Archive for the ‘Sanctions’ category

Don’t Allow Lobbyist And Deceiving Voices Conceal The Truth About Venezuela

May 25, 2017

Don’t Allow Lobbyist And Deceiving Voices Conceal The Truth About Venezuela, Center for Security Policy, Luis Fleischman, May 25, 2017

More than fifty days after mass civil disobedience began in Venezuela, more than 50 people have died at the hands of the government.

People have lost fear and the government is resorting to more measures that are repressive to subdue the population. The idea is to make every effort to stay in power regardless of human casualties. Thus, the Venezuelan government is launching the so-called “Plan Zamora,” an unclear plan and has not been published in a written form. This makes the plan even more unpredictable and dangerous. So far, “Plan Zamora” has been applied on three Venezuelan states, Táchira, Carabobo, and now Barinas (Chavez birthplace).

“Plan Zamora” consists of a military-civic coalition that includes national guards, the military, militias, and para-military groups. The purpose is “to prevent a coup d’état” and “to restore order” in the face of protests. This means increasing repression, assassination of protestors, and SA-style elimination of opponents.

Indeed, in the last several days, five protestors were treacherously murdered under the plan. It is a system aimed at intimidating protestors to the point of dissuading them from further joining demonstrations.

Maduro has also proposed a constitutional reform aimed at eliminating the National Assembly, currently dominated by the opposition. A new constitution would be drafted by a new constituent assembly elected by the local city halls and by community groups, carefully picked as stooges of the Maduro regime. The move would secure power consolidation in the hands of Nicolas Maduro.

The United States has once again increased its sanctions on Venezuela’s chief Supreme Justice and seven other members of the Supreme Court. Such step was taken in reaction to their decision last month, to strip the opposition-controlled National Assembly. Those sanctions will freeze their assets within U.S jurisdiction and no U.S citizen will be allowed to do business with them.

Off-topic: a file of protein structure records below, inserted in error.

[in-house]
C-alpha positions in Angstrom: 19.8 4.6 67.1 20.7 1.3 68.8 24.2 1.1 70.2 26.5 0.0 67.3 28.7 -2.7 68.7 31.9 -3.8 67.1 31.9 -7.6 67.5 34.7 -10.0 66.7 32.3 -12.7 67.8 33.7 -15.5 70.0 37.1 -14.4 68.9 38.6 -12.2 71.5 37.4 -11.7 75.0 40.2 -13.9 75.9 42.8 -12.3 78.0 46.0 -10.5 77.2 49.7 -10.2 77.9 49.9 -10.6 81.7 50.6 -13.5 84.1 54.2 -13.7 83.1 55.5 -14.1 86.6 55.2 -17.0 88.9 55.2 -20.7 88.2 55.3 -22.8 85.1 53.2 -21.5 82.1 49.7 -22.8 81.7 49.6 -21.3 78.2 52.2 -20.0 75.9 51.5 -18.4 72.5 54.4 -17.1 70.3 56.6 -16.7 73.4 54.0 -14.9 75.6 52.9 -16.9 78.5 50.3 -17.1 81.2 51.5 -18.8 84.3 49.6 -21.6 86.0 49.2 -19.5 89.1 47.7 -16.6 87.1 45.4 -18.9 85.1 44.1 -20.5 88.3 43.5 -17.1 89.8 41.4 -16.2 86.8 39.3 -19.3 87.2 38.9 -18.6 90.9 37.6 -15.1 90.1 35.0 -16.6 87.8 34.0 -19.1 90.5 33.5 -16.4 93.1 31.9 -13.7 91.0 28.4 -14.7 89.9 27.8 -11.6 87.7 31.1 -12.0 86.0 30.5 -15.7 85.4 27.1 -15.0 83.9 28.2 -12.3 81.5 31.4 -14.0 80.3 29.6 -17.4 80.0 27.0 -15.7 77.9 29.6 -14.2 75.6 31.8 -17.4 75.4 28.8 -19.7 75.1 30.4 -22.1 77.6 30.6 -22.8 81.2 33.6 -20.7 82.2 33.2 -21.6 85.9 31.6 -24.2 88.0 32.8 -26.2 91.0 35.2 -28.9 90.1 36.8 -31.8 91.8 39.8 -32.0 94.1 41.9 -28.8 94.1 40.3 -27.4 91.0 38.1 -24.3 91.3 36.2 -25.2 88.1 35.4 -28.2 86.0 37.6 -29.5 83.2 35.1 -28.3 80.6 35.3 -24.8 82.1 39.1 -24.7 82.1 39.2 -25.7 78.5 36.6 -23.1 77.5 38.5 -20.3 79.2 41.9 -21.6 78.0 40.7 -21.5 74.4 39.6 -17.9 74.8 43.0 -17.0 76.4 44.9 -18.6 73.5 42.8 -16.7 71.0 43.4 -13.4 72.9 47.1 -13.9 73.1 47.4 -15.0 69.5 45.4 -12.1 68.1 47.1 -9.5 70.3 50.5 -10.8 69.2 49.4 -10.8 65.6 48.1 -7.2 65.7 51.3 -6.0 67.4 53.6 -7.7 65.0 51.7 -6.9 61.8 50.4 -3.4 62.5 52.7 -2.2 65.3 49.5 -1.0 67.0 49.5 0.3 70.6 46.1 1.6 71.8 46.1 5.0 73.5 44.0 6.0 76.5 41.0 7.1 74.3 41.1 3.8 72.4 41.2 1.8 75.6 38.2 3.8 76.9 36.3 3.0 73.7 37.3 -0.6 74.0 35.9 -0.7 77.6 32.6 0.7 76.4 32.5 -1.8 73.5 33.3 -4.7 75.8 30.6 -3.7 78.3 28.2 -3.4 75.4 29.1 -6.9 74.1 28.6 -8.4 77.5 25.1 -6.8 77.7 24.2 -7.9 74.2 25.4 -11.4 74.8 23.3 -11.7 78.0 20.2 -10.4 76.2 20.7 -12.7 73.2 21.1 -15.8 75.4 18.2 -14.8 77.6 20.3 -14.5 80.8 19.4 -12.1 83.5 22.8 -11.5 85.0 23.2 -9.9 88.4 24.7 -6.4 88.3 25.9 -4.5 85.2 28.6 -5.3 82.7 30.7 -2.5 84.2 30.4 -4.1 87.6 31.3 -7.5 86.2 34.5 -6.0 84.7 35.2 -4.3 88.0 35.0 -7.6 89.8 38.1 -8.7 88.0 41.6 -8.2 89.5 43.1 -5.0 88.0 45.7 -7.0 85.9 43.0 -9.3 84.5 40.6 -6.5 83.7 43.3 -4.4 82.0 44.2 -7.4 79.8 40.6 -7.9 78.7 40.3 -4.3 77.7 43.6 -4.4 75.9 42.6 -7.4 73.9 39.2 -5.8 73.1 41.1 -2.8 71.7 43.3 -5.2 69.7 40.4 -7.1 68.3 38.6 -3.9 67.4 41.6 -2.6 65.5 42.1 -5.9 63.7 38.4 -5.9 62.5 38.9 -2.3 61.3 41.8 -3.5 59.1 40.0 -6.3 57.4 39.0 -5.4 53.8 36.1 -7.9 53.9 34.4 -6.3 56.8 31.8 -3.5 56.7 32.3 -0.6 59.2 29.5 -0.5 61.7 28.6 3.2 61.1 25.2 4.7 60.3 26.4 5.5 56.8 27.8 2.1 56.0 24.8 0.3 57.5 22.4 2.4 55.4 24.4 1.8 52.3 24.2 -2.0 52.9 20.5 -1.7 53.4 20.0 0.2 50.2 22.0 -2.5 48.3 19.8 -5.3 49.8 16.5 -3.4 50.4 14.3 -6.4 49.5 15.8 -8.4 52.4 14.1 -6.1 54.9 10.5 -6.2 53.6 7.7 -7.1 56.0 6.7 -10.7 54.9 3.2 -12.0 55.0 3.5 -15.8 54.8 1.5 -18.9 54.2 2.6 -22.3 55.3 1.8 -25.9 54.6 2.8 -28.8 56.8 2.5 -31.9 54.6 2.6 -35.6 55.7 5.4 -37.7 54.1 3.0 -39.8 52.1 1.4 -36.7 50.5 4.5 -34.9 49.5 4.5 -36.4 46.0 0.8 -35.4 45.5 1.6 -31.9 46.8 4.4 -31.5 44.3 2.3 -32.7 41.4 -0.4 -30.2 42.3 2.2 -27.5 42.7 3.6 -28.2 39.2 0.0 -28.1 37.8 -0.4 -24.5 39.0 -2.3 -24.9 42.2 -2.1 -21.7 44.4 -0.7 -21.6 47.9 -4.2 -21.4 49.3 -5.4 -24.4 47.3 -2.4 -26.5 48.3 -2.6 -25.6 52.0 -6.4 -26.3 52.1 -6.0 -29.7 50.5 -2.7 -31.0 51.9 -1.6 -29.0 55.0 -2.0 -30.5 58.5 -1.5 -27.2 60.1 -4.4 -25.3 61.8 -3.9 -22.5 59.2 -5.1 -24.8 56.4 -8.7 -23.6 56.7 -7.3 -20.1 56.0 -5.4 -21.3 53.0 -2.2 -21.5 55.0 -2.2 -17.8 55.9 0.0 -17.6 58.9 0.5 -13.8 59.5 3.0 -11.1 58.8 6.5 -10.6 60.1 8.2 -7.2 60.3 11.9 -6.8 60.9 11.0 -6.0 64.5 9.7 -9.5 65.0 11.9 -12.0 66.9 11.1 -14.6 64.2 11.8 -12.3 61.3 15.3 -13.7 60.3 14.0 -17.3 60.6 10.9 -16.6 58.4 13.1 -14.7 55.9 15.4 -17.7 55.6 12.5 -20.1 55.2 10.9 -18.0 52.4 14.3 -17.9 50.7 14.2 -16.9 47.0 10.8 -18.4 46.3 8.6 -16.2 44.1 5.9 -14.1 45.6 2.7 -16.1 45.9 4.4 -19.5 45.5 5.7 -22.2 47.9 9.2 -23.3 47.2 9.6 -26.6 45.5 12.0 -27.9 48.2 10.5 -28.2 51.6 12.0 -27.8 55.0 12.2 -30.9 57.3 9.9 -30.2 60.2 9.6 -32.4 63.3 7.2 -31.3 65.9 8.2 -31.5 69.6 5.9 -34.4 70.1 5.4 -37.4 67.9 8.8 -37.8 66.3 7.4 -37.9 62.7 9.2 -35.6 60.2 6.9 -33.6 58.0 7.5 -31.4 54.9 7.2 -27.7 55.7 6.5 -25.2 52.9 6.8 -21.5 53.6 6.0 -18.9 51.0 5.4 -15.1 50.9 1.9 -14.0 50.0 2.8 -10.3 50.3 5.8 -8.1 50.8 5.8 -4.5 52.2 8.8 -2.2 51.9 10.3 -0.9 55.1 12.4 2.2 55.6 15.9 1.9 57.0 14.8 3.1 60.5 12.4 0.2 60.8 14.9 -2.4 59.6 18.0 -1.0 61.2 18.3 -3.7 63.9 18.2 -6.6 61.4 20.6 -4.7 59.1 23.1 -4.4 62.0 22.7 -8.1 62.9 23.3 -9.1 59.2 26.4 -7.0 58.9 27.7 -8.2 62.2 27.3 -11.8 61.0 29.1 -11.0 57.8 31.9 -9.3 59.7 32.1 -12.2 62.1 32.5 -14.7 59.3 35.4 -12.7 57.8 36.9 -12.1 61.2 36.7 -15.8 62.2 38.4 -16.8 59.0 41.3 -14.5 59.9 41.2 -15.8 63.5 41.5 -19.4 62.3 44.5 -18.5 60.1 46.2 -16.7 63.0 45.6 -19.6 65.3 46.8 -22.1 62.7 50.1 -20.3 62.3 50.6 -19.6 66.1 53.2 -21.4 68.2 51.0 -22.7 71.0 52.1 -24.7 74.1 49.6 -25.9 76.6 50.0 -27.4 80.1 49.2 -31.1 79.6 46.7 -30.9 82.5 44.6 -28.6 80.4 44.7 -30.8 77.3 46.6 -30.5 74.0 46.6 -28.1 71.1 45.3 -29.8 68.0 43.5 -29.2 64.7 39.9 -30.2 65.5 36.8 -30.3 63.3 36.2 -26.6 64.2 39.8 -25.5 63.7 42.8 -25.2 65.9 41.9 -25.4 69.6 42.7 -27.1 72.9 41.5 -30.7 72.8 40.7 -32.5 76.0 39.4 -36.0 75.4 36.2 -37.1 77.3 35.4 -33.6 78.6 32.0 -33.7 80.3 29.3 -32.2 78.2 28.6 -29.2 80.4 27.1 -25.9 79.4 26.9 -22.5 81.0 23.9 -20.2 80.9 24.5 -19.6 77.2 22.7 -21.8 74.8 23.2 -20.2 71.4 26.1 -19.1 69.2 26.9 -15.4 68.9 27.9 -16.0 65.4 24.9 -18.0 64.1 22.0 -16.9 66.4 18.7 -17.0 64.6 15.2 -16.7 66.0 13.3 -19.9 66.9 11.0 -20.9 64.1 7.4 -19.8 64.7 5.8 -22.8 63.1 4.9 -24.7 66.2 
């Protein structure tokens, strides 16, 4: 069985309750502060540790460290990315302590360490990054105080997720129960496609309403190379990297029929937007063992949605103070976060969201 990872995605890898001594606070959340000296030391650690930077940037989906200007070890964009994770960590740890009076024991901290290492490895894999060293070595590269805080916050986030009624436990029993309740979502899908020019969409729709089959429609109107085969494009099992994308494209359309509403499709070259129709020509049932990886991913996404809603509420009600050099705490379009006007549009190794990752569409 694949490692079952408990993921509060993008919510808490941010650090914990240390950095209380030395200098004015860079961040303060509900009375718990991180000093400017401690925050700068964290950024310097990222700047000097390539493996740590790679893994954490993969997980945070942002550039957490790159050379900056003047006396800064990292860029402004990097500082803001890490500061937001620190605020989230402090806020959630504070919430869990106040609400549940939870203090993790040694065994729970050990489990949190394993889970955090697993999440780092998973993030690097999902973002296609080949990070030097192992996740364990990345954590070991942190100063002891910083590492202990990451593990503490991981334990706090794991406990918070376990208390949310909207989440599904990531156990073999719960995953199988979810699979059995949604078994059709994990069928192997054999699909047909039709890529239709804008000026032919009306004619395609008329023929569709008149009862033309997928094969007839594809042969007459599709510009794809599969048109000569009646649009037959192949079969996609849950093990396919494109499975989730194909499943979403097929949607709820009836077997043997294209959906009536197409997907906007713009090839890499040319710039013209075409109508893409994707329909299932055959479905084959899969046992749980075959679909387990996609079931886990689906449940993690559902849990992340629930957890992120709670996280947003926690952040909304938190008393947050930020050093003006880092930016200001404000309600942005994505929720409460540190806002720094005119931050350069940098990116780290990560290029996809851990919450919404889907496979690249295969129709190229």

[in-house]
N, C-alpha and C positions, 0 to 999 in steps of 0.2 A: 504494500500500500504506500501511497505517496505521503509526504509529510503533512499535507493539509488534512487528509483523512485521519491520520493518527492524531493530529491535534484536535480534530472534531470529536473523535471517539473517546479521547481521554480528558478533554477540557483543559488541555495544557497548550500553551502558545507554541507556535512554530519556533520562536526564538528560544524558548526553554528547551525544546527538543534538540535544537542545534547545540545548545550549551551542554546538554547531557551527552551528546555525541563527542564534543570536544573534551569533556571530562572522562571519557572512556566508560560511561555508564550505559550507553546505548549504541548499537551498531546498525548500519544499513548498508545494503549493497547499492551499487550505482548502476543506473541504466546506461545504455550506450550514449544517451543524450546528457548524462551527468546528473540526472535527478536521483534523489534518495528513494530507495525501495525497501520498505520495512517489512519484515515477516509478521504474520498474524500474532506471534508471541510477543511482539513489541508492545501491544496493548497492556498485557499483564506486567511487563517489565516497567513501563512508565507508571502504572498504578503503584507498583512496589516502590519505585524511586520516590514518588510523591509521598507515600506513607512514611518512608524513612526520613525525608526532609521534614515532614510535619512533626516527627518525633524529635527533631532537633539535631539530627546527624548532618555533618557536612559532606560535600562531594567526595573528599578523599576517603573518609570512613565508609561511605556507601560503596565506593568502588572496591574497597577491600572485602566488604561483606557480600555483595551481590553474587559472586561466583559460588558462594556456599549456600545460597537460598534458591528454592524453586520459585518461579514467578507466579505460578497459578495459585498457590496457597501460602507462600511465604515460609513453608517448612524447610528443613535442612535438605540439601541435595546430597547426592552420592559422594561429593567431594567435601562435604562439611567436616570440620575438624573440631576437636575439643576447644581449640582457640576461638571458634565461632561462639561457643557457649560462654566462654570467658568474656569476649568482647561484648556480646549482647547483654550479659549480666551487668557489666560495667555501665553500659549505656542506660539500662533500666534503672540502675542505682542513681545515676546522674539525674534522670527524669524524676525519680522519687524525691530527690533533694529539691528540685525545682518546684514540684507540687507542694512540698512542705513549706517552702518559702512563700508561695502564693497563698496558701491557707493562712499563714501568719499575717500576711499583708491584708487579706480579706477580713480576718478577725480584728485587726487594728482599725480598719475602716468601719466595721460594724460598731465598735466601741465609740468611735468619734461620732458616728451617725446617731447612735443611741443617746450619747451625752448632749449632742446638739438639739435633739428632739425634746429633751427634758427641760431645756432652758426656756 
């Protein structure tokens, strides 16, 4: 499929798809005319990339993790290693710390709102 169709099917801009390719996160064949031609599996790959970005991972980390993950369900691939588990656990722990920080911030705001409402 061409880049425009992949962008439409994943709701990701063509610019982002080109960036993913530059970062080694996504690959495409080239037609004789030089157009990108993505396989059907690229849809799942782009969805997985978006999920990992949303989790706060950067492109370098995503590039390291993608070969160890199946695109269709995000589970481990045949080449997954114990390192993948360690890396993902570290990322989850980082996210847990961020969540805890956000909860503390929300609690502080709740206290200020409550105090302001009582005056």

This is an important step as it discourages government officers from obeying illegal and unconstitutional orders. However, it remains insufficient given the magnitude of the regime crimes. From now onwards every military officer, every security official, and every government official that follows the government must be sanctioned. Likewise, every single individual involved in the drug business, which is today a huge government business. The purpose of these measures should be to encourage desertion from the government.

Furthermore, the Trump Administration should not compromise with lobbyists or with members of Congress that have been lobbied by the Venezuelan government. Most such lobbying is conducted through CITGO, the U.S based company associated with the Venezuelan oil giant PDVSA. So far, CITGO has scored incredible successes, which are scary in terms of how foreign agents can corrupt Washington. Former Senator Mary Landrieu (D-LA) effectively prevented the Senate from passing sanctions legislation against Venezuelan government officials in 2014. Former Congressman Joseph Kennedy (D-MA) was in charge of Citizens Energy, a non-profit organization that distributed heating oil provided by CITGO to U.S poor neighborhoods, to buy the good will of the U.S establishment.

The same applies to U.S business interests that, so far, have prevented full sanctions against CITGO and PDVSA. This step is also long overdue that could have devastating consequences for the Maduro regime.

Trump’s campaign promises included the curbing of such lobbyists and we hope and expect that the president makes good on his promises.

Additionally, Venezuela has its own conscious and unconscious accomplices in its disinformation campaign in the United States. This week the Rev Jesse Jackson warned the Trump Administration not “to help get rid of a regime it does not like,” as if Venezuela were not a huge violator of human rights or the number one sponsor of international transnational crime. He praised the regime founded by Hugo Chavez as one that brought about reduction of poverty and improvement in health care services, as if Venezuelans were not facing hunger now or as if they were any safer in the face of government-sponsored violence. Worse, Jackson criticizes the old elite that ruled Venezuela before Chavez and forgets the new class of billionaires that the Chavez regime created by allowing them to benefit from dubious businesses, government connections, and plain corruption. This includes his own vice president, who in his early forties has accumulated a fortune of 3 billion dollars in a supposedly socialist and egalitarian regime.